The Wonderful Reveal:

The heat and washing will also wash out the natural lanolins from the wool so a finish rinse in some hair conditioner will soften it up again and make it much less ‘scratchy’.

Look at the lovely striations and interesting patterns. Each time I have done this I do get somewhat different results since it will depend on wetness, scrunch, the wool etc, but I am prepared to love them all!

The beauty of the wool is that it is soooo thick and is probably felted at this point so it will be nice to cut as it will not fray. It will be much like wool felt.

Next; what to make?! So many options; mittens?, slippers?

I think I NEED another jacket! A girl can never have too many right?! Especially since it could just still be sitting in some linen closet wishing to get out in the world! Rescue those wool blankets… and make something! Gotta run and do some sewing…

barbmaker

I'm an artist & I make things... all kinds of things.

This Post Has 19 Comments
  1. MY GOD GIRL!!! YOU ARE JUST …AH-MAZZZING!
    THANK YOU FOR ALL THE BEAUTIFUL ART PROJECTS YOU DO, I COULD NEVER BUT, JUST LOVE SEEING YOUR ARTISTIC GENIUS 😍

    1. I do sometimes make a lot to perfect the process, I like to really learn every part. I don’t really want to be a mass producer but I do have an Etsy shop I will be posting some new things soon and possibly a wool jacket as well.

    1. Maybe it’s my age that shows as I do appreciate some of the things from bygone eras. ‘And especially when it can become beautiful! So much to make; so little time!

    1. That’s kind to say. I also teach in post secondary school. A big part is trying to inspire the young crowd to have some enthusiasm for what they are doing! I love to see the sparkle in someones eye!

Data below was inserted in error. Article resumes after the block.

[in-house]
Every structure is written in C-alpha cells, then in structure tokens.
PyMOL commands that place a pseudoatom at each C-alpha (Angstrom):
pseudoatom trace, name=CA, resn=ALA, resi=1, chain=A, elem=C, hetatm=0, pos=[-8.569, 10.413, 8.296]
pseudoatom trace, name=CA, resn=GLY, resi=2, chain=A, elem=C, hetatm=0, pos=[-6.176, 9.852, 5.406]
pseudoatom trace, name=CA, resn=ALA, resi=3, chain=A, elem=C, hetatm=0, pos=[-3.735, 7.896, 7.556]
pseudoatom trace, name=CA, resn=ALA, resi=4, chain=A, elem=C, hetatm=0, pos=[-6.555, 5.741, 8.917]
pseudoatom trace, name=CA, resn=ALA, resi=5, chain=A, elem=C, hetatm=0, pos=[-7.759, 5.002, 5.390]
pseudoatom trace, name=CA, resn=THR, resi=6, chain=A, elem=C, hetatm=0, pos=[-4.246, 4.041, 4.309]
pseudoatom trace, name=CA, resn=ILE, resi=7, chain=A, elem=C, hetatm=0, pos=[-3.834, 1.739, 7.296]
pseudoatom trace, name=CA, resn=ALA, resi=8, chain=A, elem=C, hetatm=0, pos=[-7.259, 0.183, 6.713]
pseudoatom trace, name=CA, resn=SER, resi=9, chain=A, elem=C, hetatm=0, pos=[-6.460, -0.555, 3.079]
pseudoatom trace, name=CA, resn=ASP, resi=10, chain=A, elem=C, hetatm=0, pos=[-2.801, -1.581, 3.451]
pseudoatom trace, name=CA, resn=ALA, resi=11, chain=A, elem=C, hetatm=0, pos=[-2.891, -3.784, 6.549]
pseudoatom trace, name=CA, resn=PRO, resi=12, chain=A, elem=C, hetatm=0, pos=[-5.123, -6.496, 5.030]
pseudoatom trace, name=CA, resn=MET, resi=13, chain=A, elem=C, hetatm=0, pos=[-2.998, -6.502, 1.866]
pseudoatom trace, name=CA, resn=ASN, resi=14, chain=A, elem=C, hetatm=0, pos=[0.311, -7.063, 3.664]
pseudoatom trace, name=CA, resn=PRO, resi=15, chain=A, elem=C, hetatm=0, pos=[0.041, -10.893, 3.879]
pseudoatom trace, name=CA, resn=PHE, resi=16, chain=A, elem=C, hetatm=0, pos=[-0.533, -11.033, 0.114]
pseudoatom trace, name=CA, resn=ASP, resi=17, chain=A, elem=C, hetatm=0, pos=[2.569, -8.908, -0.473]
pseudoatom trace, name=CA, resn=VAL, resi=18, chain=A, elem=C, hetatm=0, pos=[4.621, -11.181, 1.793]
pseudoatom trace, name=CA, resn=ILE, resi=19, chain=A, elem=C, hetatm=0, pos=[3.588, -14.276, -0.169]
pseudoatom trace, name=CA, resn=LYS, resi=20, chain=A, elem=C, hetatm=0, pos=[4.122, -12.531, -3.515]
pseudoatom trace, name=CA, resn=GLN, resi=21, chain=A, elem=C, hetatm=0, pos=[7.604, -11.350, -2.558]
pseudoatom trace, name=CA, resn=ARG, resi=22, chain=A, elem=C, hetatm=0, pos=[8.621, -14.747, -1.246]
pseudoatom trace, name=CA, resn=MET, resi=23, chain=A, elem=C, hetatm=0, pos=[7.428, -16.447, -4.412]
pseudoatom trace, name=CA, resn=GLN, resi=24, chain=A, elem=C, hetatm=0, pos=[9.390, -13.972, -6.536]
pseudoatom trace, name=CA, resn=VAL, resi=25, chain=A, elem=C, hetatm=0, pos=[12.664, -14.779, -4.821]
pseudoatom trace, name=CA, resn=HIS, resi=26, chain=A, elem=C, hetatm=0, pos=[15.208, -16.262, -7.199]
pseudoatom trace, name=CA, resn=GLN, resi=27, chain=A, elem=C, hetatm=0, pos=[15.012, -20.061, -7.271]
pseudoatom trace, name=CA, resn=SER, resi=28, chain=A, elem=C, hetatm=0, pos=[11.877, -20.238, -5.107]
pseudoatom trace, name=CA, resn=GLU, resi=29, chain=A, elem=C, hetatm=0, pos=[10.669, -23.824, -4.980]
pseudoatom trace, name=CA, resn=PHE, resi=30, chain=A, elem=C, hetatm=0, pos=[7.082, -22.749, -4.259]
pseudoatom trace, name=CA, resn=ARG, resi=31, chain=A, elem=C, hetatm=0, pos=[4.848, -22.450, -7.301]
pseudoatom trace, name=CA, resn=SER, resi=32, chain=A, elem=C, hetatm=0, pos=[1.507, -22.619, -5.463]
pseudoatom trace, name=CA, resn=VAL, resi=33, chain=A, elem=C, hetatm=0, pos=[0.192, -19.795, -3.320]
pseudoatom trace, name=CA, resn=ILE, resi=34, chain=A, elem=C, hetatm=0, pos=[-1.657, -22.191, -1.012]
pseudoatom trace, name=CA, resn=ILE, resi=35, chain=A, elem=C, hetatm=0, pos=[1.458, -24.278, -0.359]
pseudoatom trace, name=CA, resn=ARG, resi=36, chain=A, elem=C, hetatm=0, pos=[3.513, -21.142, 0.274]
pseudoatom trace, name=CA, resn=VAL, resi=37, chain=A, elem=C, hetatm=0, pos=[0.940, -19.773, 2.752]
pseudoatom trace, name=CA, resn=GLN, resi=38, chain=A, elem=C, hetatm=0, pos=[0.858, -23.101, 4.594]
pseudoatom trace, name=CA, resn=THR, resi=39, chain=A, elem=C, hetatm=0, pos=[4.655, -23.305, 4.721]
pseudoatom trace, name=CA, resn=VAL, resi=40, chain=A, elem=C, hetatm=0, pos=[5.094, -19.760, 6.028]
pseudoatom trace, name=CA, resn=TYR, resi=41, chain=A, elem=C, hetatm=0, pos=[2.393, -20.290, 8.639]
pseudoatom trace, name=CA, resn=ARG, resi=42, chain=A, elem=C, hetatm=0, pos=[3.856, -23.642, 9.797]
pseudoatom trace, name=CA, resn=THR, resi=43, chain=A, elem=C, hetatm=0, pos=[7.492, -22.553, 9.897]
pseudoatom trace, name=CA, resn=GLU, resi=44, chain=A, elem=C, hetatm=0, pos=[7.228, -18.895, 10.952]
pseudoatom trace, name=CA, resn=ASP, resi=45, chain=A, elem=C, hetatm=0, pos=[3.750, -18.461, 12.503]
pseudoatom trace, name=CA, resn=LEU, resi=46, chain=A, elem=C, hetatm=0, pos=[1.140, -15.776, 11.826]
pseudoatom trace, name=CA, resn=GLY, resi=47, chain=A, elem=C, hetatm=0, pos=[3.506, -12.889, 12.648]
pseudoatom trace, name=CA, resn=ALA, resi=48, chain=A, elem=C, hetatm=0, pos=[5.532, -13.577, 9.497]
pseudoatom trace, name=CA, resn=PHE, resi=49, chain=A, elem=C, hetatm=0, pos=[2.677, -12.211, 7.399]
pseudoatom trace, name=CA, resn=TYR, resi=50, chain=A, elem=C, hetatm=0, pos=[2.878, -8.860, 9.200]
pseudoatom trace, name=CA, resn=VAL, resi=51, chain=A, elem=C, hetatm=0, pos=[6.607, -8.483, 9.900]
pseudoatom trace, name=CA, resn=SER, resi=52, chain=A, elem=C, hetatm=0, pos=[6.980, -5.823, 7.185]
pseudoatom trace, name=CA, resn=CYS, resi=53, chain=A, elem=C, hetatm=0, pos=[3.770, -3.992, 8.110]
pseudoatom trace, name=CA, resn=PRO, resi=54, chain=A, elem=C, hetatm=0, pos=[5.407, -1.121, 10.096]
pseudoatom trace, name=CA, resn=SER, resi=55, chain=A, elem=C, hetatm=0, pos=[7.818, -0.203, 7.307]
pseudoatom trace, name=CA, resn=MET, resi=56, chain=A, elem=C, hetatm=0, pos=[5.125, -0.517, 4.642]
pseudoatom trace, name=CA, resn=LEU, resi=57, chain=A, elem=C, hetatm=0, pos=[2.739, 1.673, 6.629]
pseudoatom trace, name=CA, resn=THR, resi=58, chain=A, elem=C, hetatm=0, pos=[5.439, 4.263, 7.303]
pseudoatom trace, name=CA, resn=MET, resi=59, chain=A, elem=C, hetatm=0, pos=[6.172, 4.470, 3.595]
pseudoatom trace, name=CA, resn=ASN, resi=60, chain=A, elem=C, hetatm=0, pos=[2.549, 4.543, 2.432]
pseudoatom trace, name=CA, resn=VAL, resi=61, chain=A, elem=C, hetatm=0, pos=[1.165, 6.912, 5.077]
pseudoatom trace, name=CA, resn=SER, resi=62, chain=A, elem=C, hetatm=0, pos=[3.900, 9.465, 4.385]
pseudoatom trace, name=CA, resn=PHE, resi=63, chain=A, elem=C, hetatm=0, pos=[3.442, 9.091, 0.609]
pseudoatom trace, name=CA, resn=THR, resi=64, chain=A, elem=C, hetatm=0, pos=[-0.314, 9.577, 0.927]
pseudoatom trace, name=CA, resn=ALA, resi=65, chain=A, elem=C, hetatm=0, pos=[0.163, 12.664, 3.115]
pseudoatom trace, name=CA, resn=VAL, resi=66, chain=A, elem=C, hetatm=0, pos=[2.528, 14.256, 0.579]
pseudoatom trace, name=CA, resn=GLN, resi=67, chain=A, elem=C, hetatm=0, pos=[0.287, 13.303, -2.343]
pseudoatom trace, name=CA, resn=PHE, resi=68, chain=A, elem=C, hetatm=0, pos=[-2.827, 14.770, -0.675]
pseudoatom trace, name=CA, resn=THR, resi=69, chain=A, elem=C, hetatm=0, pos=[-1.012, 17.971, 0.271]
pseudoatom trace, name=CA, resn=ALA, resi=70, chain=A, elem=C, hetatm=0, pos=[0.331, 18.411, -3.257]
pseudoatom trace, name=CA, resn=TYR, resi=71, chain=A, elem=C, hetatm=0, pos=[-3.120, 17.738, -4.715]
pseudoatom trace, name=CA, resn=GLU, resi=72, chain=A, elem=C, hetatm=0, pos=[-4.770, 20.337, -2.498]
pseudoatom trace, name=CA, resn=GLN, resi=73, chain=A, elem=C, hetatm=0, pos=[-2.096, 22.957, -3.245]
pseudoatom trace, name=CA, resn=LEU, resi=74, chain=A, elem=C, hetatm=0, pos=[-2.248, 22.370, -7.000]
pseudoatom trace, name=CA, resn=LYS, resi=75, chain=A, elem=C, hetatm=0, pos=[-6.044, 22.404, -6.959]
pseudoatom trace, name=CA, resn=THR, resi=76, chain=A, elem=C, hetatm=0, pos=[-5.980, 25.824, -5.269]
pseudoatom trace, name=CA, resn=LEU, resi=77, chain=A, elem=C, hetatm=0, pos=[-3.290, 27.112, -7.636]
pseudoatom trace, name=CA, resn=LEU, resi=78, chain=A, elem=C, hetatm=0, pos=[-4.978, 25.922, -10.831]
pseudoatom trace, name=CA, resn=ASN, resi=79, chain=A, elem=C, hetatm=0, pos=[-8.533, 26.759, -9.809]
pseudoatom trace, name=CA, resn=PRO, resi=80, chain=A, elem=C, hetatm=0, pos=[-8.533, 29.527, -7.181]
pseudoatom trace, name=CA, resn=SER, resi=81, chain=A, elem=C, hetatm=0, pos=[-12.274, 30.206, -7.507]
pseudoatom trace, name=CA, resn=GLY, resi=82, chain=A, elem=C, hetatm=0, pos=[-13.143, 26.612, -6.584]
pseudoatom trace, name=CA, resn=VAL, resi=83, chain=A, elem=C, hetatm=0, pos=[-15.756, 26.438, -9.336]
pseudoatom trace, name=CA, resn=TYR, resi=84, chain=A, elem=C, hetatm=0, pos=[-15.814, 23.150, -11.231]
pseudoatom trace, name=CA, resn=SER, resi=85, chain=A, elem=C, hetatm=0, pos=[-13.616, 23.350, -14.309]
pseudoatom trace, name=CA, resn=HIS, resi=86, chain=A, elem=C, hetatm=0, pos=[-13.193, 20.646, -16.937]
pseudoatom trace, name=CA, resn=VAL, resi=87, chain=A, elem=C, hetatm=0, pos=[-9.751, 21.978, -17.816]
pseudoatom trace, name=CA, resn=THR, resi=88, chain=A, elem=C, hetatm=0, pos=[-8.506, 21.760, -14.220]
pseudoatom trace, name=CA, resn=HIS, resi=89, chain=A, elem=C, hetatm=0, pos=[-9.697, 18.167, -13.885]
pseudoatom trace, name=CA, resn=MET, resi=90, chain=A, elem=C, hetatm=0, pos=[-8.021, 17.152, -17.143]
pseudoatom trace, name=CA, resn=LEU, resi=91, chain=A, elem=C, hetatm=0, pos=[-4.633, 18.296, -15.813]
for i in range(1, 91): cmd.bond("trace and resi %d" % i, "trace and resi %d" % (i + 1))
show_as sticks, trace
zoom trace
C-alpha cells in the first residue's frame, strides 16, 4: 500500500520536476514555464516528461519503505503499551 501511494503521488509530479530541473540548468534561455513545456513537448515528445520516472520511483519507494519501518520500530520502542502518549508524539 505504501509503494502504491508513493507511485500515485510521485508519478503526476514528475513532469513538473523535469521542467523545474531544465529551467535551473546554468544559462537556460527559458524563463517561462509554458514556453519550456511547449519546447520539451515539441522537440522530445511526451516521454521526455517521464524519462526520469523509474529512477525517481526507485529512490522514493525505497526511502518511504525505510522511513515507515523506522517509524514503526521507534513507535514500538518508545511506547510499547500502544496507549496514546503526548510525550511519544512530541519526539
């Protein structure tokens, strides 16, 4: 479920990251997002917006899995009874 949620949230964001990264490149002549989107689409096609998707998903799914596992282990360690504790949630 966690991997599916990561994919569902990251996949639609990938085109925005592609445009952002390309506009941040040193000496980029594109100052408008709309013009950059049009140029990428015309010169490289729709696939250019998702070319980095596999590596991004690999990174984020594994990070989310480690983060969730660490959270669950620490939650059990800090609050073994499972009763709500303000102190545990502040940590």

2. So gorgeous! Thank you for sharing the process. I just found a light blue wool blanket at the thrift store. Time to cut it up and do some dyeing and ecoprinting with it!

  3. You can use food coloring very well with the same process you used, it takes very nicely on wool. Wilton’s gel and liquid works great. I use it on yarn and anything that has a good amount of wool in it that I want to give a new life to. What I love is its unpredictability, it does its own thing as the colors break into individual colors that make up the custom color. Black a mixture of so many colors comes out great too. I had a beautiful white woven wool blanket and cut it in half to wrap my dearest dog in for burial. I treasure the other half and still don’t have a project in mind, so it is still ivory white. Thanx Dearest for your kind and generous sharing.

    1. Oh, yes I have read that! I was just wondering how light fast they are? I have had great permanence with the fibre reactive! So sweet for your beloved pet. I too see how the colours sometimes just decide what they want to be.

      From one Barb to another… Thanks!!!

    1. I have read that it is a recommendation since you never know if some of the steam is escaping to the inside of the microwave. I really need to suggest safe practices. You could possibly use a heat source and process it in an old pot using a steam basket or the like. I have had people tell me that they also use ‘Koolaid’ to dye with which should (you’d think) be safe to be in microwave! Not sure how’d the colour be controlled though. So many options!